Having been adequately prepared for the lewd horrors that would await me, I finally got around to seeing Brûno in a surprisingly full theater yesterday afternoon. (My assumption that interest in the film would have petered out by the second weekend, especially for a midday showing, landed me in the second row -- bringing me a bit closer to experience than I might have preferred.) Like everyone else, I continue to be awed by Sacha Baron Cohen's incredible focus as a performer -- though did anybody catch the one moment where he cracks an inadvertent smile? It happens while Brüno is attempting to become a National Guard cadet. Anyway, I did laugh quite a bit, and smiled even more. To its credit, the movie actually gets better as it goes along, with the last twenty minute stretch probably rating the funniest.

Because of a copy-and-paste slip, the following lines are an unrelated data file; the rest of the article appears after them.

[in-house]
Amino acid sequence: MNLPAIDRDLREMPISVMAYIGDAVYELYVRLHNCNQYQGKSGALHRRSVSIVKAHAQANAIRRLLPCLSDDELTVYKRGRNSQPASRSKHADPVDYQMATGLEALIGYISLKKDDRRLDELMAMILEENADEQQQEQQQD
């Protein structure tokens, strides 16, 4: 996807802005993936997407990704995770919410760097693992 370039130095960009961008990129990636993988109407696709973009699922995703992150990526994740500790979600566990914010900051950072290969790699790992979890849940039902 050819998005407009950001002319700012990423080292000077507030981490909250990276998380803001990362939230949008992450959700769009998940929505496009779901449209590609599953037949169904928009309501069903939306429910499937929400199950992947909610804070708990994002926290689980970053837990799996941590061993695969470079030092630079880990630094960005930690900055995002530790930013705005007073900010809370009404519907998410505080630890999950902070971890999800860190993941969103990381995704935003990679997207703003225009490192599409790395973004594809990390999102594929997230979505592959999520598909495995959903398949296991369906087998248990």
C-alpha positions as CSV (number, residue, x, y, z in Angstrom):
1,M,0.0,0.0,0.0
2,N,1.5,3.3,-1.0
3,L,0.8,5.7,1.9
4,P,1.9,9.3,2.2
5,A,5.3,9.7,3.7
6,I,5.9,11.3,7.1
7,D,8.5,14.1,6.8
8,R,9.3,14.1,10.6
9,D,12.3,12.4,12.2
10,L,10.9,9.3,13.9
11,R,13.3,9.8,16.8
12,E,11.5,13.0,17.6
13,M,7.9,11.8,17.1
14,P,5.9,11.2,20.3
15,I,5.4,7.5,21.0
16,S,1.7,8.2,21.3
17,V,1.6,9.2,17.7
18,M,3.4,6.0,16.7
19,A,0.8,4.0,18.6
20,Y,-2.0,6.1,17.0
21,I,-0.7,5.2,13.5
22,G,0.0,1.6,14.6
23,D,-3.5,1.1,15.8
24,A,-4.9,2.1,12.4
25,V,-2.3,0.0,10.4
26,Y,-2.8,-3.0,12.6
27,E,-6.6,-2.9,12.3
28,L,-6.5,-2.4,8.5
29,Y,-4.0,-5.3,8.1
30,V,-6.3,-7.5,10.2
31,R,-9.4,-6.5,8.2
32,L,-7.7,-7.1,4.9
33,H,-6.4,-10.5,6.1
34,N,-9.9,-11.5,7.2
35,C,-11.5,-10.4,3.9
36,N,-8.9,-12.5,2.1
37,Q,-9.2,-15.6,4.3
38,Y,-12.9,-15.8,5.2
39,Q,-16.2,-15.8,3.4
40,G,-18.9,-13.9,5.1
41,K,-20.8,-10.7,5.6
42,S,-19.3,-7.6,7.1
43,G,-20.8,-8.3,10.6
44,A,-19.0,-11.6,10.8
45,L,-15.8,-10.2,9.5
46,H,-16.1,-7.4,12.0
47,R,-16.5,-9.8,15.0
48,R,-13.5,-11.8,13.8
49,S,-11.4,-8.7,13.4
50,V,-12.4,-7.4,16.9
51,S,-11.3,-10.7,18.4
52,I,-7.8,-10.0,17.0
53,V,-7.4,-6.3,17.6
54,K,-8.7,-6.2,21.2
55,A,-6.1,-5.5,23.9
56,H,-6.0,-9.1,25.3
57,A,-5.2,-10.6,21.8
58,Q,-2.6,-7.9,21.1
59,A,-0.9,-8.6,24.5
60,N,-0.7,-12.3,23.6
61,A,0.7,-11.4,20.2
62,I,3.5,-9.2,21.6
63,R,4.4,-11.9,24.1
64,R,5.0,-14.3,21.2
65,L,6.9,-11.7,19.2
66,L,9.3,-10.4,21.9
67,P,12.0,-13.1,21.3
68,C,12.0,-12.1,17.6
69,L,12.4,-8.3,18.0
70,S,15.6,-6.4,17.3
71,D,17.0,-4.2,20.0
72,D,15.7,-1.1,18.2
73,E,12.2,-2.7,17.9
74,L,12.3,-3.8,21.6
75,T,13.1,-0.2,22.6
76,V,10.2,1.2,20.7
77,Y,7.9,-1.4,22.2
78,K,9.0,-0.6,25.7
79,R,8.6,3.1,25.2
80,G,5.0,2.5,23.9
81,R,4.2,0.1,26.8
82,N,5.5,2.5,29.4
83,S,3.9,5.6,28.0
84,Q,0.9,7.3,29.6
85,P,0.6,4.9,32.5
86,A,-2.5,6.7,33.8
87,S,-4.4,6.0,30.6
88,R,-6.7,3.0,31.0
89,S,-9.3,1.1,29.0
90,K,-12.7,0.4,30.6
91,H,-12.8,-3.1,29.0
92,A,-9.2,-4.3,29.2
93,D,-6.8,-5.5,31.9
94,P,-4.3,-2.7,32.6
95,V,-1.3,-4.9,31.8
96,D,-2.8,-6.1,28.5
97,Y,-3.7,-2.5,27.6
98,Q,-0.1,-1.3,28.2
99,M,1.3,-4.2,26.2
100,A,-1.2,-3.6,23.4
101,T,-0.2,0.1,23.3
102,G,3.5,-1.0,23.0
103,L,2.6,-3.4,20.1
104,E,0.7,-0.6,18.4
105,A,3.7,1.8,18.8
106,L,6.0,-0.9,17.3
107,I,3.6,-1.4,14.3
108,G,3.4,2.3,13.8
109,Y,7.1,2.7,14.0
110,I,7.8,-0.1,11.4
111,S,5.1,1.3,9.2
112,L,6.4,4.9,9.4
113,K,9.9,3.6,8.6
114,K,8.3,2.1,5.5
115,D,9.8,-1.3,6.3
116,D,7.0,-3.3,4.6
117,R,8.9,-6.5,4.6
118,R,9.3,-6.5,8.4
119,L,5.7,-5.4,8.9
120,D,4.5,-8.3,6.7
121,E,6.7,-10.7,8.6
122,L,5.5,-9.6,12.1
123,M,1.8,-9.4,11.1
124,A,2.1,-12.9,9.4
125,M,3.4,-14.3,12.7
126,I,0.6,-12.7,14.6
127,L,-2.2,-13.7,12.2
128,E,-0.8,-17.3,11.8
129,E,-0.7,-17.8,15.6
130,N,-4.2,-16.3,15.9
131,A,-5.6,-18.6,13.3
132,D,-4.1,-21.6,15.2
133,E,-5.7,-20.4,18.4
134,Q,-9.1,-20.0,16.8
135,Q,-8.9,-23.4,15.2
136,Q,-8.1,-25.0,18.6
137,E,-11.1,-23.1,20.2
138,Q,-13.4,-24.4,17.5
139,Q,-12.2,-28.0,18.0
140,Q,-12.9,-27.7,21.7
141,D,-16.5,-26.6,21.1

The question everyone has been asking this week and last is whether Baron Cohen's Borat is funnier than his Brûno. The consensus answer -- which seems right to me -- is yes, absolutely. But why? Overwhelmingly, folks are blaming the fact that Brûno is more scripted, and crucial scenes appear more staged. That's true, although may I direct you to this clip of Baron Cohen on David Letterman, out of character, recounting the terrifying experience of putting Brûno in the same room with a living, breathing terrorist. And I do think the film's decreased "authenticity" has an effect. But I'd like to get your thoughts on the following...